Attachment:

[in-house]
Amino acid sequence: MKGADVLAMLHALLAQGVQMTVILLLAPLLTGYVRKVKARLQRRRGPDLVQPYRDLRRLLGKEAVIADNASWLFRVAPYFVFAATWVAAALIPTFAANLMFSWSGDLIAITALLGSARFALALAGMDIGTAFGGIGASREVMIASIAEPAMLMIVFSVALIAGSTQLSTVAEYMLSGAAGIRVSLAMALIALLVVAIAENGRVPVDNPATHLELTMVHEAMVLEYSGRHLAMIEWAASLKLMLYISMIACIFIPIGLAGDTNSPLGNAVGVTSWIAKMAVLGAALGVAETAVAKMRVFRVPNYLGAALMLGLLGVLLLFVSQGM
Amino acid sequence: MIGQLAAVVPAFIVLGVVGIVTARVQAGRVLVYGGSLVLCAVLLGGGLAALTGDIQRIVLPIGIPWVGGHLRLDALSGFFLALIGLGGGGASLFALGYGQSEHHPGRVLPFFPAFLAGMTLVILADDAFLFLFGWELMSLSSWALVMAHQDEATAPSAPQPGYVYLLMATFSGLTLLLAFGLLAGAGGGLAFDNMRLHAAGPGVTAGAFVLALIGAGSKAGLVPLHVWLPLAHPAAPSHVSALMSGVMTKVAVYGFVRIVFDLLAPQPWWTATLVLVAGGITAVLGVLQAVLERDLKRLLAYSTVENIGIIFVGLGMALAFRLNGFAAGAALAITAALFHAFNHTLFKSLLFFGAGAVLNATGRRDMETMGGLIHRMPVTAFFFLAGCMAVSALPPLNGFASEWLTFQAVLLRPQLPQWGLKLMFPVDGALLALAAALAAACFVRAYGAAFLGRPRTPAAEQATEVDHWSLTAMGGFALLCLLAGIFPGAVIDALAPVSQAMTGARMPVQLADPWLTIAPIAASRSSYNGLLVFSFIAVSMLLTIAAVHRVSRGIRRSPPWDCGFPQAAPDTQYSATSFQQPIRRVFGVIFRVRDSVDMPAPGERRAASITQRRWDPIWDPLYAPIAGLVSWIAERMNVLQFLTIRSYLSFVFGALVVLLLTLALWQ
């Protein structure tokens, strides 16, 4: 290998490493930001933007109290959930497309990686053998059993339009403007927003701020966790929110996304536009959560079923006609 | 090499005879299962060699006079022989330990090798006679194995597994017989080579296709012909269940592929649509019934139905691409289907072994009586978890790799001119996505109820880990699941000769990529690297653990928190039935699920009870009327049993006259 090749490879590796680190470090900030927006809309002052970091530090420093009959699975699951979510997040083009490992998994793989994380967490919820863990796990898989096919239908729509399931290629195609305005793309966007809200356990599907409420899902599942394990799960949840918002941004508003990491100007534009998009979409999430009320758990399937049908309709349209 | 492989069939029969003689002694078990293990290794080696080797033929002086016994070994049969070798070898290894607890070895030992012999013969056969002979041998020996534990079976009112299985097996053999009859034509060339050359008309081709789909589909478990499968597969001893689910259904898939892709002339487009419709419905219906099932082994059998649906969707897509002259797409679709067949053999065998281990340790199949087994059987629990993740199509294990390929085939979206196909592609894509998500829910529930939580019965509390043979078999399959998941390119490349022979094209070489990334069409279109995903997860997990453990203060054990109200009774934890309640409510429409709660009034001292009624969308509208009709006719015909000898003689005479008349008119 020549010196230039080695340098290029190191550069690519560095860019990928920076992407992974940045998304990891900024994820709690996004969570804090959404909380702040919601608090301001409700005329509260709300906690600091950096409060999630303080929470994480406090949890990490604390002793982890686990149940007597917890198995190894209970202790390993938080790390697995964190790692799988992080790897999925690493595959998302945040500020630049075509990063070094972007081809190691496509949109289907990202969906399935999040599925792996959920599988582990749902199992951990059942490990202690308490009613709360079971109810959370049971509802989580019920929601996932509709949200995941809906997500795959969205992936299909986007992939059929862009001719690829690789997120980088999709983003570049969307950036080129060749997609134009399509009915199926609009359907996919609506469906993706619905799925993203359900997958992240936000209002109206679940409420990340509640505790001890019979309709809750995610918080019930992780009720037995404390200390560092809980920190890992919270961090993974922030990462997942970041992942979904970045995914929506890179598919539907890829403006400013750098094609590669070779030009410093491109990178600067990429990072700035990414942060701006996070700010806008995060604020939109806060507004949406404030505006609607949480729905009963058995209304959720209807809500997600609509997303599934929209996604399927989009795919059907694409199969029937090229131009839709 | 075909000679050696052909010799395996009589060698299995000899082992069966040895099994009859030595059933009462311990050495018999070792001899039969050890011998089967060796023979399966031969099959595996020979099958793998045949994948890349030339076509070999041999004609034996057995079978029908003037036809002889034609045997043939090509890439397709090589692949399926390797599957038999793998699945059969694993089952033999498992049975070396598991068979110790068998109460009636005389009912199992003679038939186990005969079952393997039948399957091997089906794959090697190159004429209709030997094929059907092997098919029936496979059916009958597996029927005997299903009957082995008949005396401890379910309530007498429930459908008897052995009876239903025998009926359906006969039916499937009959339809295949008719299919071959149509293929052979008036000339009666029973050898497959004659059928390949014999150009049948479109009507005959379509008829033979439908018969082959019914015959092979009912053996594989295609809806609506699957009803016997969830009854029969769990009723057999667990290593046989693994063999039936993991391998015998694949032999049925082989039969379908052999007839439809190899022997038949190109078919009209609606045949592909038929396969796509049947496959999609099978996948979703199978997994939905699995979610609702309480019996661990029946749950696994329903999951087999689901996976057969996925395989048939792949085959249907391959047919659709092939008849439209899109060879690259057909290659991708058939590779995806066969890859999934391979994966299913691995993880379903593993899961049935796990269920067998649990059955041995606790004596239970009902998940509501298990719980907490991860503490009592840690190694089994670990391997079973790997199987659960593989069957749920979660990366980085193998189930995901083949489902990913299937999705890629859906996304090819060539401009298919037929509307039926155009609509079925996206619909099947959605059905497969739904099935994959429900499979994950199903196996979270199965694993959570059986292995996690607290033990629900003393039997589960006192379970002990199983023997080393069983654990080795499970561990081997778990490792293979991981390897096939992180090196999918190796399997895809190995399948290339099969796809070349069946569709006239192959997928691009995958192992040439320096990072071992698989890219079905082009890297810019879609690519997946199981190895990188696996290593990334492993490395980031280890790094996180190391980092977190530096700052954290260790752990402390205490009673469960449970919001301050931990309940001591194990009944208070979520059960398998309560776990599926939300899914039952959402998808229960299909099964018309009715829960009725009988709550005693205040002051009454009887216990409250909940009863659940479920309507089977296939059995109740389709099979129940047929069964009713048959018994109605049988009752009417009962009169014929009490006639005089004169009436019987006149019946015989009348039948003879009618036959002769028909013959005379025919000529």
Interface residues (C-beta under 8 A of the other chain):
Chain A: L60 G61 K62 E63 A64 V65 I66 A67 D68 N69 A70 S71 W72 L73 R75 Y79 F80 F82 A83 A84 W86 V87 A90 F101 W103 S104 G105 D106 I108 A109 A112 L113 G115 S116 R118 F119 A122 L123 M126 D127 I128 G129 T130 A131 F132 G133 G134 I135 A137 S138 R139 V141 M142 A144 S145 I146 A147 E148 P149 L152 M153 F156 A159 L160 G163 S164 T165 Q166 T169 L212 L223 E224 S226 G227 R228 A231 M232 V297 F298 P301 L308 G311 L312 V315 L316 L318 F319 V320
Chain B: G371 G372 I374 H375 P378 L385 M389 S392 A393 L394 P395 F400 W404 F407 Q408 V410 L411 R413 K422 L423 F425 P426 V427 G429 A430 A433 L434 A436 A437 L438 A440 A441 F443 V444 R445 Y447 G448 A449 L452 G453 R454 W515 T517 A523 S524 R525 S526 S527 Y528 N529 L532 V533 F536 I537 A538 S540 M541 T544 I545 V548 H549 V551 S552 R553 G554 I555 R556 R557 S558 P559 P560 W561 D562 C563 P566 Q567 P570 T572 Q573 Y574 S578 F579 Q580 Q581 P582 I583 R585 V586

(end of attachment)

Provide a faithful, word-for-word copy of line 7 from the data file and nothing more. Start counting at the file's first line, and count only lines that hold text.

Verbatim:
Chain B: G371 G372 I374 H375 P378 L385 M389 S392 A393 L394 P395 F400 W404 F407 Q408 V410 L411 R413 K422 L423 F425 P426 V427 G429 A430 A433 L434 A436 A437 L438 A440 A441 F443 V444 R445 Y447 G448 A449 L452 G453 R454 W515 T517 A523 S524 R525 S526 S527 Y528 N529 L532 V533 F536 I537 A538 S540 M541 T544 I545 V548 H549 V551 S552 R553 G554 I555 R556 R557 S558 P559 P560 W561 D562 C563 P566 Q567 P570 T572 Q573 Y574 S578 F579 Q580 Q581 P582 I583 R585 V586